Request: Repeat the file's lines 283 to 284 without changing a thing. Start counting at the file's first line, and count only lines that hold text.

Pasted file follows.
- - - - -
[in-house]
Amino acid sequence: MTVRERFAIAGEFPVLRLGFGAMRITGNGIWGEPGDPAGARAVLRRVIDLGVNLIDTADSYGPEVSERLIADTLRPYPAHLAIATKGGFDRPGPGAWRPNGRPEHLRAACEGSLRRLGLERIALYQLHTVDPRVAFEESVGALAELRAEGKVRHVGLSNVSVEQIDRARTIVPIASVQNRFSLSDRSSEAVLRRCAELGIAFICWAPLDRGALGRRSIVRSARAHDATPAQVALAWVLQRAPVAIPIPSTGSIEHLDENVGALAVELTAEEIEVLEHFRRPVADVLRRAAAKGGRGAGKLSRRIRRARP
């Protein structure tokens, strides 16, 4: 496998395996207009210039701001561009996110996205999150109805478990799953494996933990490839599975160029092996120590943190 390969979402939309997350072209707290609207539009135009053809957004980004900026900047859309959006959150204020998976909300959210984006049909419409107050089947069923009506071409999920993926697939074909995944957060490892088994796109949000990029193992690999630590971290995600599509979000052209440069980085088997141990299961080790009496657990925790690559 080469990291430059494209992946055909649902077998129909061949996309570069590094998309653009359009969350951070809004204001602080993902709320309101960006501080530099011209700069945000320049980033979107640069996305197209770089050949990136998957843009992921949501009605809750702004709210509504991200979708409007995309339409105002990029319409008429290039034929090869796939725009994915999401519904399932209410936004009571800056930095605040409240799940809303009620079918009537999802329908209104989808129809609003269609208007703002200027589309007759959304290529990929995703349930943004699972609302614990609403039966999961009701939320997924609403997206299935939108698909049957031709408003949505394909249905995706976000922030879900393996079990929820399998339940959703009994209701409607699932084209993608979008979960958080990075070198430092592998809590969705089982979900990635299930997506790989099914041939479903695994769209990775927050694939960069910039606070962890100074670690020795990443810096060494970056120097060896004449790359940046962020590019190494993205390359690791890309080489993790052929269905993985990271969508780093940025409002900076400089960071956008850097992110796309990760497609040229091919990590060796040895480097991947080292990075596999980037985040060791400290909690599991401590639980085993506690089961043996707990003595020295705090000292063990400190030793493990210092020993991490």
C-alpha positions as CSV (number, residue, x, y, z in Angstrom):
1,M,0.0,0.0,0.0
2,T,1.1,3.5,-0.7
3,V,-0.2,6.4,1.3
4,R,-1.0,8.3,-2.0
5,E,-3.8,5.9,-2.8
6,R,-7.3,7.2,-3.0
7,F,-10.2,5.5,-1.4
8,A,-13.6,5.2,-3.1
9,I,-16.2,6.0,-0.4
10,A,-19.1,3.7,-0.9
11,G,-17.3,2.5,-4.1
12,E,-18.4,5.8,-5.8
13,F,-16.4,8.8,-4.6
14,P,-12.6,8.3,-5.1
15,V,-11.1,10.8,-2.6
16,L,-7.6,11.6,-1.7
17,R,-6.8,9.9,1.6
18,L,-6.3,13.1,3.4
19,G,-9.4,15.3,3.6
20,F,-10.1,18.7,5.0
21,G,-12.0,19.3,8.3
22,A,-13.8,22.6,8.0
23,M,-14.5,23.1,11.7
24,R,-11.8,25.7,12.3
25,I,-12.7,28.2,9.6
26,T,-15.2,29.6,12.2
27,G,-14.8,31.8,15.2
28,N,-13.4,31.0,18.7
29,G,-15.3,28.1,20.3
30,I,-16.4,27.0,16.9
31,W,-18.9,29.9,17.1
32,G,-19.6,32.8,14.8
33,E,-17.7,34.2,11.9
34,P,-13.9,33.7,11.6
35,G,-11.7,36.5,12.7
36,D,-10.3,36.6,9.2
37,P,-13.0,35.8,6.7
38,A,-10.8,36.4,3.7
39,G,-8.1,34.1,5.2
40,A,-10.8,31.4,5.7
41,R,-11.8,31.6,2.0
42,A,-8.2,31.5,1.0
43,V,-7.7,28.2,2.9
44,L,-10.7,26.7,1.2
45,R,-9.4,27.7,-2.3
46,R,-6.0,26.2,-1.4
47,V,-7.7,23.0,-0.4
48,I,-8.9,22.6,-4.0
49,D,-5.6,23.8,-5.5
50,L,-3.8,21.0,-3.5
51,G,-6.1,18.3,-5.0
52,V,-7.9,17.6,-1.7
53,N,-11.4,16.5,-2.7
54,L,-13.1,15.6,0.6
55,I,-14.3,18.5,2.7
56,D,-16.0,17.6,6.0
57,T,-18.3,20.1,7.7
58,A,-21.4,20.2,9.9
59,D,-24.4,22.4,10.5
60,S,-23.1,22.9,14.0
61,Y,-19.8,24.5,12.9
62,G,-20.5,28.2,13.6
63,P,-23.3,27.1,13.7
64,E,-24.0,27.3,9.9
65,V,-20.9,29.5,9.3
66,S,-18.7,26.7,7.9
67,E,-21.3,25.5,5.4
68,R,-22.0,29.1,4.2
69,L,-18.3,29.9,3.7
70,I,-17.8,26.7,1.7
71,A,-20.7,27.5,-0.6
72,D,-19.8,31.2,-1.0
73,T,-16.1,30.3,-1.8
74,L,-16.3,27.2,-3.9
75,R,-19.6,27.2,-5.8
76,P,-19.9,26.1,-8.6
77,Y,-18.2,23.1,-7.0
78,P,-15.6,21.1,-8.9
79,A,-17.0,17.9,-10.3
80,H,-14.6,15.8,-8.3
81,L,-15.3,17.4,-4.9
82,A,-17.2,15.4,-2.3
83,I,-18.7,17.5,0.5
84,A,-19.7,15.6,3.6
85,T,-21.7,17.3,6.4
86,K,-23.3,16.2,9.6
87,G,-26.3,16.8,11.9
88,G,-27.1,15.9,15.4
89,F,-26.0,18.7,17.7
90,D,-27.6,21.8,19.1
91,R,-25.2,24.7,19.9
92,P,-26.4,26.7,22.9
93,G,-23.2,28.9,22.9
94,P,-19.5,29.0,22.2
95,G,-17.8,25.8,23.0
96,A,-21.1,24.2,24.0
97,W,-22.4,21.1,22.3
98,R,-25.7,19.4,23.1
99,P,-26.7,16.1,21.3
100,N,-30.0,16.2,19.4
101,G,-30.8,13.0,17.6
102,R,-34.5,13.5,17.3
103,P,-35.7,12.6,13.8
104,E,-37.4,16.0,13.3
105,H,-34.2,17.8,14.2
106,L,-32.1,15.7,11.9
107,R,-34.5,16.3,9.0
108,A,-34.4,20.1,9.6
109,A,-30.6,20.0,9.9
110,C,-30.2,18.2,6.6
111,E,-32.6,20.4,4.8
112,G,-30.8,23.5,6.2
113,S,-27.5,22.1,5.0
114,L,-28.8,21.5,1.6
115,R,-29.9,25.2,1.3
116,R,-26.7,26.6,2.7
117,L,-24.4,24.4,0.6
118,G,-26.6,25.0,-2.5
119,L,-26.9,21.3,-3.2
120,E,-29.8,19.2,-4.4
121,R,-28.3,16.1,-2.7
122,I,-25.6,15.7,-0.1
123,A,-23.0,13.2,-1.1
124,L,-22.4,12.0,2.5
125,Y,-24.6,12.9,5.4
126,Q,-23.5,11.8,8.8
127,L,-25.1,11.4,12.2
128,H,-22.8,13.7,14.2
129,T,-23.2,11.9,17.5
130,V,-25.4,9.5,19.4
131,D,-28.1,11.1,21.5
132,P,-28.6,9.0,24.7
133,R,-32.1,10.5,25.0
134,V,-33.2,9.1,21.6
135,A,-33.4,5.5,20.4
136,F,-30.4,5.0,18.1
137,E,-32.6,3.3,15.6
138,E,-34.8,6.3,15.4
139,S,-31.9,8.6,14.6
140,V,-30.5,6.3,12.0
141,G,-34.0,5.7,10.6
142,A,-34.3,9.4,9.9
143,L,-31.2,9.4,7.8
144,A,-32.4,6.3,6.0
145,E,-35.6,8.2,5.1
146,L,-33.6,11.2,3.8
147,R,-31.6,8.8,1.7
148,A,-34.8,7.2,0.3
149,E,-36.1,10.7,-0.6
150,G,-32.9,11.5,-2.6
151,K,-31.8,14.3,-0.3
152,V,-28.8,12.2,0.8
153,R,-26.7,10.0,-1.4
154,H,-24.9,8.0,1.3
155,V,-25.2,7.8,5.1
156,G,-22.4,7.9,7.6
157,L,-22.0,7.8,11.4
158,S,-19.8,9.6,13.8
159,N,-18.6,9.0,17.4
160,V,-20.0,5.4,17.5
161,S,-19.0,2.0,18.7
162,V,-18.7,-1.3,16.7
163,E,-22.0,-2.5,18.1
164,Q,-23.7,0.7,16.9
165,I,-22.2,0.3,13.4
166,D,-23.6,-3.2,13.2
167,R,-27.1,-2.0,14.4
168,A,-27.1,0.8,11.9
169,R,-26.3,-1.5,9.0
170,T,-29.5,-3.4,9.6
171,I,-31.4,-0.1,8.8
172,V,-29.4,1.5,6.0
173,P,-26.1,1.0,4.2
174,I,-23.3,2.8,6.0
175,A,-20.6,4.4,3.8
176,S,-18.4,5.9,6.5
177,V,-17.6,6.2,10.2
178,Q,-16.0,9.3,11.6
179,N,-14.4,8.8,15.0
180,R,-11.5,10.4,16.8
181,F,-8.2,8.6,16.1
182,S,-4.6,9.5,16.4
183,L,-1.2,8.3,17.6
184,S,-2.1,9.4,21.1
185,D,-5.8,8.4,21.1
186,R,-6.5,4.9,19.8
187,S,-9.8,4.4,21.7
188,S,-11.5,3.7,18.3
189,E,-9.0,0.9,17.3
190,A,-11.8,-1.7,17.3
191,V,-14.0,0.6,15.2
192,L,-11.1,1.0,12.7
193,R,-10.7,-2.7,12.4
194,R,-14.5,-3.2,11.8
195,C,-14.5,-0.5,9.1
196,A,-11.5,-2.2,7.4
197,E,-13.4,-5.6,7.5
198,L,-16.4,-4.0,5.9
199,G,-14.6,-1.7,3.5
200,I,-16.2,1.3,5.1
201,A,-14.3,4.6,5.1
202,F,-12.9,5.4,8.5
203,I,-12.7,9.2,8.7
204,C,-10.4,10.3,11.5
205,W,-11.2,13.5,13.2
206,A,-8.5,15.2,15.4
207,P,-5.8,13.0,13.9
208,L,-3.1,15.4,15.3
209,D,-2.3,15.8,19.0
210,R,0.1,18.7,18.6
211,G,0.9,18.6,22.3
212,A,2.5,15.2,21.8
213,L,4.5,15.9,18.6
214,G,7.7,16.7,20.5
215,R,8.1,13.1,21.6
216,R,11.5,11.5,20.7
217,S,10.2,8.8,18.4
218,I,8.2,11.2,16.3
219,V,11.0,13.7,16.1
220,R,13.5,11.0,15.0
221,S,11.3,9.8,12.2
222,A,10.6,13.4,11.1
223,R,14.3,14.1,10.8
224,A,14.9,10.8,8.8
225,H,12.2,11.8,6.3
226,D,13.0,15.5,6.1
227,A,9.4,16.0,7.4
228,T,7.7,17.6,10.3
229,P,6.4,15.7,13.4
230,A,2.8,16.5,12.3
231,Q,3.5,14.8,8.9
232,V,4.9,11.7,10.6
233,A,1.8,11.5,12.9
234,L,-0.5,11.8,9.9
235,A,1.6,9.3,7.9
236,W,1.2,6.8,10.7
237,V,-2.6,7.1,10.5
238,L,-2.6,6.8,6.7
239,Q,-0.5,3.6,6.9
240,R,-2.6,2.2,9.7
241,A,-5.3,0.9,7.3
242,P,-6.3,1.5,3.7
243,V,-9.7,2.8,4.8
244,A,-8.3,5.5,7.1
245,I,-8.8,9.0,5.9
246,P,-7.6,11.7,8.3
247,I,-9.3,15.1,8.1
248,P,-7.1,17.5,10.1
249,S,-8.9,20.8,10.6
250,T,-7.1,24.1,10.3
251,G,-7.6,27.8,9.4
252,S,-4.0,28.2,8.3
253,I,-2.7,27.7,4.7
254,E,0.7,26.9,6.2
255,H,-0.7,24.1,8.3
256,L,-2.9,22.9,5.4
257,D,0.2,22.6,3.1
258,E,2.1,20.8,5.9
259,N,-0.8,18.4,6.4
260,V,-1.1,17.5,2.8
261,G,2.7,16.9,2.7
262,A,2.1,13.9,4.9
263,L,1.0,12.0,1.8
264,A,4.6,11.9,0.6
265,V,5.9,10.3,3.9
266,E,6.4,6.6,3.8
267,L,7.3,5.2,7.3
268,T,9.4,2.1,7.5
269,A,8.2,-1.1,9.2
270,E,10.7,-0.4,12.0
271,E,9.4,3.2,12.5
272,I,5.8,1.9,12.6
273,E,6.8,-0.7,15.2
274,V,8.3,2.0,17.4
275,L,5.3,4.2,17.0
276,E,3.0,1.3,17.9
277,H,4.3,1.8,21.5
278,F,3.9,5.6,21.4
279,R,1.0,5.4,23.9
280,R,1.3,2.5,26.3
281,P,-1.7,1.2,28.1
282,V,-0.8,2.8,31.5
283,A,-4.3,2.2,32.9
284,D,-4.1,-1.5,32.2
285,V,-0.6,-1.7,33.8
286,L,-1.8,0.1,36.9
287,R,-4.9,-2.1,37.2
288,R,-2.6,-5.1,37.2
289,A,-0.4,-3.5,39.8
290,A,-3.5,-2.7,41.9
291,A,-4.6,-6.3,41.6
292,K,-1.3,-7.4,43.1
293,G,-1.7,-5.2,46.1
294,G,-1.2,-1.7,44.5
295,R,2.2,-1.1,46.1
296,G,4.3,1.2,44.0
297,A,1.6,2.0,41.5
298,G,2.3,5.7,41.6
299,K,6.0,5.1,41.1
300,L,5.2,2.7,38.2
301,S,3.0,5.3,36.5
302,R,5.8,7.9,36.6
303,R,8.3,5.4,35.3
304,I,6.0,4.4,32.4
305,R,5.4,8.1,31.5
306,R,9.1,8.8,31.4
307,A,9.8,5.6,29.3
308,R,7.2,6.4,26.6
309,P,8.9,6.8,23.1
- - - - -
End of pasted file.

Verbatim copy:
279,R,1.0,5.4,23.9
280,R,1.3,2.5,26.3